Those regulatory exceptions include any matters currently on foot under the previous State or Territory legislation, for example, contested employment terminations, unfair contract claims and transmission of business disputes. If lodged before the reforms commence (ie, before 27 March 2006), they will be dealt with under the old regimes.
Further, specific sections of Queensland, NSW and Northern Territory law are declared to be excluded, for the avoidance of doubt it seems.
So too will the contents of federal awards and agreement prevail over any inconsistent State or Territory enactments unless the Act and the regulations provide otherwise.
Information to be provided by the Employment Advocate
The regulations now make it clear that the Minister must receive from the Employment Advocate copies of the agreement and data summarising its content generally within 3 weeks of an agreement being made but the names of the parties must be ‘deleted or obliterated’ to preserve confidentiality.
Process for secret ballots before protected industrial action
A radical departure contained in the Act is the need for there to be a secret ballot (and a successful outcome from that secret ballot process) before any industrial action can claim to be protected and so render those who partake in it – unions and employees – immune from legal action by way of an injunction or damages.
The regulations now clarify, with some specificity, a range of requirements with respect to the mechanics of a valid secret ballot, including:
- the content and nature of the declaration envelope
- who may or may not act as an agent in applying for a ballot
- the material which must accompany an application
- information which must be given to employees before a vote is taken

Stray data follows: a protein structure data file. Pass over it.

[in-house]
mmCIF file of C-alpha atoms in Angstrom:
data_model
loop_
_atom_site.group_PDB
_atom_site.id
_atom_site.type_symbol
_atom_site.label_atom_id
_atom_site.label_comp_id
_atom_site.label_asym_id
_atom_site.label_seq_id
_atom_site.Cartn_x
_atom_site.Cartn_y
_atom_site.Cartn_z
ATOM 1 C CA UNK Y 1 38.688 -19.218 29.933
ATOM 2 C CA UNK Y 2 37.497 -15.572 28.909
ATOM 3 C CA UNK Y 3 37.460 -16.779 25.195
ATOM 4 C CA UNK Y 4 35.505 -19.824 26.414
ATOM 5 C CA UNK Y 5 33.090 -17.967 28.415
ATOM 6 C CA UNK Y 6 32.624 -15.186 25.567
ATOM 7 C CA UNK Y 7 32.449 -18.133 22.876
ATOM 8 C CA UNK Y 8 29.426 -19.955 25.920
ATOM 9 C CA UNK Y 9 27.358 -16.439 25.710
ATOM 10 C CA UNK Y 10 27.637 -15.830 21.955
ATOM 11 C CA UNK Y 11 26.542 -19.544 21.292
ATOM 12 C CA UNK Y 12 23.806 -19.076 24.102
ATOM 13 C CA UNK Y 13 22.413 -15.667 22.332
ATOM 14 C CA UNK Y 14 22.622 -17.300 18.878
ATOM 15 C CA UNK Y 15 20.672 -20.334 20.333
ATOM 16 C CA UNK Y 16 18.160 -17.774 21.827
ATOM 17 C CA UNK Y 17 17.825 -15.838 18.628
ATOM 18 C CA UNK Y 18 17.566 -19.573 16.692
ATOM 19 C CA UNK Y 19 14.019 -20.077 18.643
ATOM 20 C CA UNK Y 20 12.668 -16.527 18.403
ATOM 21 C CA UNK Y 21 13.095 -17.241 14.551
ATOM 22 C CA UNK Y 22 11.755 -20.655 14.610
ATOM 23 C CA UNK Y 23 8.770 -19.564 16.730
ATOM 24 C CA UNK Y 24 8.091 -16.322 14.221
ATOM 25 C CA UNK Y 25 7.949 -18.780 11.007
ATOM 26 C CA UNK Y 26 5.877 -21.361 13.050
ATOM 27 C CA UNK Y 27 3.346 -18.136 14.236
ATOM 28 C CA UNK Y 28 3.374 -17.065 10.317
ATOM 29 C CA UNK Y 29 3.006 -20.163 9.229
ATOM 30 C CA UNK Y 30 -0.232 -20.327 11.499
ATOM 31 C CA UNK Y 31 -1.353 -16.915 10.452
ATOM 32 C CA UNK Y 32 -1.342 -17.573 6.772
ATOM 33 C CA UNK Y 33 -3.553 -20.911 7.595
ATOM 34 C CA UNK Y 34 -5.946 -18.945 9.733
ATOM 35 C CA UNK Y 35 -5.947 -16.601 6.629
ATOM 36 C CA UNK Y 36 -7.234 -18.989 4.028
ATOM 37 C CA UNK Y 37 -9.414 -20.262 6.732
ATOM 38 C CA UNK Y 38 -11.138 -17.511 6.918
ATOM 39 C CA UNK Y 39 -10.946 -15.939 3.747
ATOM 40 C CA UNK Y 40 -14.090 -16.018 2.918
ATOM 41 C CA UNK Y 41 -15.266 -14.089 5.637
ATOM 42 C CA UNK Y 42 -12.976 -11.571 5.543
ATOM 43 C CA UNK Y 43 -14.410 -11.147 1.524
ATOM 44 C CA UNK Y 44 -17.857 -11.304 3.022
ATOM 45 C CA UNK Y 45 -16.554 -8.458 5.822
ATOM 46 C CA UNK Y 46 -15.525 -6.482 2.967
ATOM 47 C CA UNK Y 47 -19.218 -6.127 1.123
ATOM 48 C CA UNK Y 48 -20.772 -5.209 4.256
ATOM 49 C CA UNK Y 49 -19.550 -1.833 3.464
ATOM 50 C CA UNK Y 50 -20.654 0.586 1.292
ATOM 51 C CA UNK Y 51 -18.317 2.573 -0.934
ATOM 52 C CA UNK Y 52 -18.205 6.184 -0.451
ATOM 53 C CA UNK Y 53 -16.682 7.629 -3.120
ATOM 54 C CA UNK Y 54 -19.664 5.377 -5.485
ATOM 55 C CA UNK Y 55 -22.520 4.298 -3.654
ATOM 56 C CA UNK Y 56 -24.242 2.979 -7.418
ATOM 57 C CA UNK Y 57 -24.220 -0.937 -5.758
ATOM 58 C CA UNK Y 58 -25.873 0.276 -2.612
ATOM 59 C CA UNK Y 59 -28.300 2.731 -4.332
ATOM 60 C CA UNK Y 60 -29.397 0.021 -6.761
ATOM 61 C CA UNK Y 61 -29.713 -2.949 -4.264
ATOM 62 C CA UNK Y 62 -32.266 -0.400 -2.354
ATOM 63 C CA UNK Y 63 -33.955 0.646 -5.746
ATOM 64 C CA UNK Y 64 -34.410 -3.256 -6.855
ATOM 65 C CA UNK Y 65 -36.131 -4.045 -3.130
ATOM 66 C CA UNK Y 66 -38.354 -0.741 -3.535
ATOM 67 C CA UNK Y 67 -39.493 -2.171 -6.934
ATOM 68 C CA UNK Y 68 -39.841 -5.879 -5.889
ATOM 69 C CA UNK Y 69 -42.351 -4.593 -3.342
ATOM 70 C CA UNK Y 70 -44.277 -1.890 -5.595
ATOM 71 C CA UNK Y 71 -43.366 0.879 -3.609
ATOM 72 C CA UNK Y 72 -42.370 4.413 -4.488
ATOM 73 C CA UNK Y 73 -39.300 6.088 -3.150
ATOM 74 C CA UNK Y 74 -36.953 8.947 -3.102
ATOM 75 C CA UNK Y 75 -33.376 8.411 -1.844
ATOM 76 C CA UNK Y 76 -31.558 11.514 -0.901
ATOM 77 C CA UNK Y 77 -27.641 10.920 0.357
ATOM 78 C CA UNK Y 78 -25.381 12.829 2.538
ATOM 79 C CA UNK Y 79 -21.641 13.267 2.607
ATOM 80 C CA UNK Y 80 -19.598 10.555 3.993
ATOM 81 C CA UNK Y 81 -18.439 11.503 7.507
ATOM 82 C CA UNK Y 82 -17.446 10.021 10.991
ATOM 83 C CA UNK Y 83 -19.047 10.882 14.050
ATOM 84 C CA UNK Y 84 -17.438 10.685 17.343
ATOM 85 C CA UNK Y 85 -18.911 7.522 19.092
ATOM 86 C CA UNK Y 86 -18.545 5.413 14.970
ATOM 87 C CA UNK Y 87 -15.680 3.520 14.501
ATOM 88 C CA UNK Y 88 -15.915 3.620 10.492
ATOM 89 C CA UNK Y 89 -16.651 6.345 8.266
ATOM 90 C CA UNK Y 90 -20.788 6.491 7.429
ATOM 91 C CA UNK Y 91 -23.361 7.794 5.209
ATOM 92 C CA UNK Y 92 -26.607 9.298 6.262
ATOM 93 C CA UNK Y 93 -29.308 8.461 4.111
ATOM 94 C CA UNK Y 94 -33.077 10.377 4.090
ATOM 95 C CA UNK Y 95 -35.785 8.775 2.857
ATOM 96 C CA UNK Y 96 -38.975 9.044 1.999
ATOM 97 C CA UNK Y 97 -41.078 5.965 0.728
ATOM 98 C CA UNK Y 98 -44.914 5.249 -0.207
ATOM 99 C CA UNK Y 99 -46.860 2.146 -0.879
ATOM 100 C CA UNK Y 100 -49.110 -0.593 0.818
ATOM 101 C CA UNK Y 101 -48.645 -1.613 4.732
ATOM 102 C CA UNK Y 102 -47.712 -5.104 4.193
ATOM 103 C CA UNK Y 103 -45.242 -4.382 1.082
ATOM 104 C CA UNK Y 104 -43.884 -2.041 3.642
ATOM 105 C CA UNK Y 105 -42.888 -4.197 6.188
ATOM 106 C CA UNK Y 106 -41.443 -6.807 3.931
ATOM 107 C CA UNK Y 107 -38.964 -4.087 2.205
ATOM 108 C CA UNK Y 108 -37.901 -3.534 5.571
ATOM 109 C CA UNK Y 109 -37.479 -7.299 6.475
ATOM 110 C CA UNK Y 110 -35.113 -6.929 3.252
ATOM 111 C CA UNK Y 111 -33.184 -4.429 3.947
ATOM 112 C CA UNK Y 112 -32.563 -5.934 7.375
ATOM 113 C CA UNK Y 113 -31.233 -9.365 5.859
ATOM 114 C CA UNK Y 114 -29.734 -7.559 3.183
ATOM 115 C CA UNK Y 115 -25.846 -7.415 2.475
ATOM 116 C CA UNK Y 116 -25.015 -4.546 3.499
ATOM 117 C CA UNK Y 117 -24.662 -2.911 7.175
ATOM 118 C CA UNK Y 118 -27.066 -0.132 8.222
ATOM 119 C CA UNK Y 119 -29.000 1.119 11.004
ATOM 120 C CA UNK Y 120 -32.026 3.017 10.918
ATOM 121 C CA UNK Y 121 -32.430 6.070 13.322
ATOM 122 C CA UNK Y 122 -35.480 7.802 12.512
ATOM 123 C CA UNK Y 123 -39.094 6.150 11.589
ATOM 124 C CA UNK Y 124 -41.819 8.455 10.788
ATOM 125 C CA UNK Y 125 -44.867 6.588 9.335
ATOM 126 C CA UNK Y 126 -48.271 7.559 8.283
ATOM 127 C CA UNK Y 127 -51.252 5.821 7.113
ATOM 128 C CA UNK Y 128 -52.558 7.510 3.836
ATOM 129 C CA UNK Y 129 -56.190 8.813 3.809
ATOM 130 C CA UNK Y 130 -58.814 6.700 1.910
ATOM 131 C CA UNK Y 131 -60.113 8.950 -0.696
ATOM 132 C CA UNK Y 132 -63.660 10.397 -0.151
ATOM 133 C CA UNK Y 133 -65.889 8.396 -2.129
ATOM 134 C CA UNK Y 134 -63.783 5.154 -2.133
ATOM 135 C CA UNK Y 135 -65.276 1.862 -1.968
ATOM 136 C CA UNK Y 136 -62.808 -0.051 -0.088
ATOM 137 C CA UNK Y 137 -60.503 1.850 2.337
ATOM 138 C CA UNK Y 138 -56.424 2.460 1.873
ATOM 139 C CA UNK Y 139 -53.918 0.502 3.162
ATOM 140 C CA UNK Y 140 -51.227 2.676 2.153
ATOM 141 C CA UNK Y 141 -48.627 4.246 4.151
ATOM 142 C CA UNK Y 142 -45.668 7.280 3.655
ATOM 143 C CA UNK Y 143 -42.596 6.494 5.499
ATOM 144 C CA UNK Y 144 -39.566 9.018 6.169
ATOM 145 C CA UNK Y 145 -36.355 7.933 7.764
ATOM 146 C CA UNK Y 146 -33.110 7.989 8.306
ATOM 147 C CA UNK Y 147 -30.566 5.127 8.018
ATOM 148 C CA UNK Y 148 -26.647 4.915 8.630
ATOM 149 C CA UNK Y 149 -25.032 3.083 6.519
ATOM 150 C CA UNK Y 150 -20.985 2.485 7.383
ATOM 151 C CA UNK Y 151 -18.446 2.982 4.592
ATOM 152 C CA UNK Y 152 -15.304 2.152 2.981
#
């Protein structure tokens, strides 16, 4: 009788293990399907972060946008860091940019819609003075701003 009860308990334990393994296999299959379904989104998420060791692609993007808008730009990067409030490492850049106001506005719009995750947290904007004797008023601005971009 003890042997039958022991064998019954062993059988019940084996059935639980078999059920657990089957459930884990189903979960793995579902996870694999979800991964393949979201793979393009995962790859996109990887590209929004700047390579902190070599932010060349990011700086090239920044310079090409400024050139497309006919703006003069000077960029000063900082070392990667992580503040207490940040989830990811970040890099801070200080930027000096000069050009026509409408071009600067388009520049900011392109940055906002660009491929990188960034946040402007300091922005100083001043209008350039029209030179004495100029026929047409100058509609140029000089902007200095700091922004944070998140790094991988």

- the form of the ballot paper
- the conduct of the balloting process including access and the issuing of the ballot papers for both postal and non-postal methods
- scrutiny issues and the appointment, qualifications and functions of scrutineers and authorised independent advisers
Strict adherence to the secret ballot protocols set down by the Act and the regulations will represent a significant hurdle to securing protected action status and is a clear deterrent to those initiating, for example, snap or ‘wildcat’ stoppages.
Industrial action and ‘Emwest’
The Act prohibits any type of industrial action, as defined, from taking place before the nominal expiry date of an agreement whether such action is in pursuit of claims dealt with in the agreement or not. This nullifies the effect of the Federal Court’s decision in Emwest.
The regulations give standing in any court application for relief, to any ‘person to whom significant harm is reasonably likely to be caused’ as a result of the action taken. This widens the group of potential anti-industrial-action-litigants considerably beyond the employer or, indeed, the employees.
Preserved award conditions and the operation of the more generous test
The Act provides for the preservation of certain award conditions relating to:
- annual leave
- personal and carer’s leave
- parental leave
- long service leave
- termination notice
- jury service
- superannuation (up to 30 June 2008).
The regulations address the interaction between an employee’s entitlement under the preserved award conditions relating to annual leave, personal/carer’s leave and parental leave and the corresponding entitlement in the Australian Fair Pay and Conditions Standard (Standard).
An employee will receive the benefit of a preserved award condition that relates to one of these conditions where it is more generous than the Standard.
The more generous test
A preserved award condition for annual leave, personal/carer’s leave or parental leave shall be considered on the basis of their effect on the individual employee and not in relation to employees as a collective group.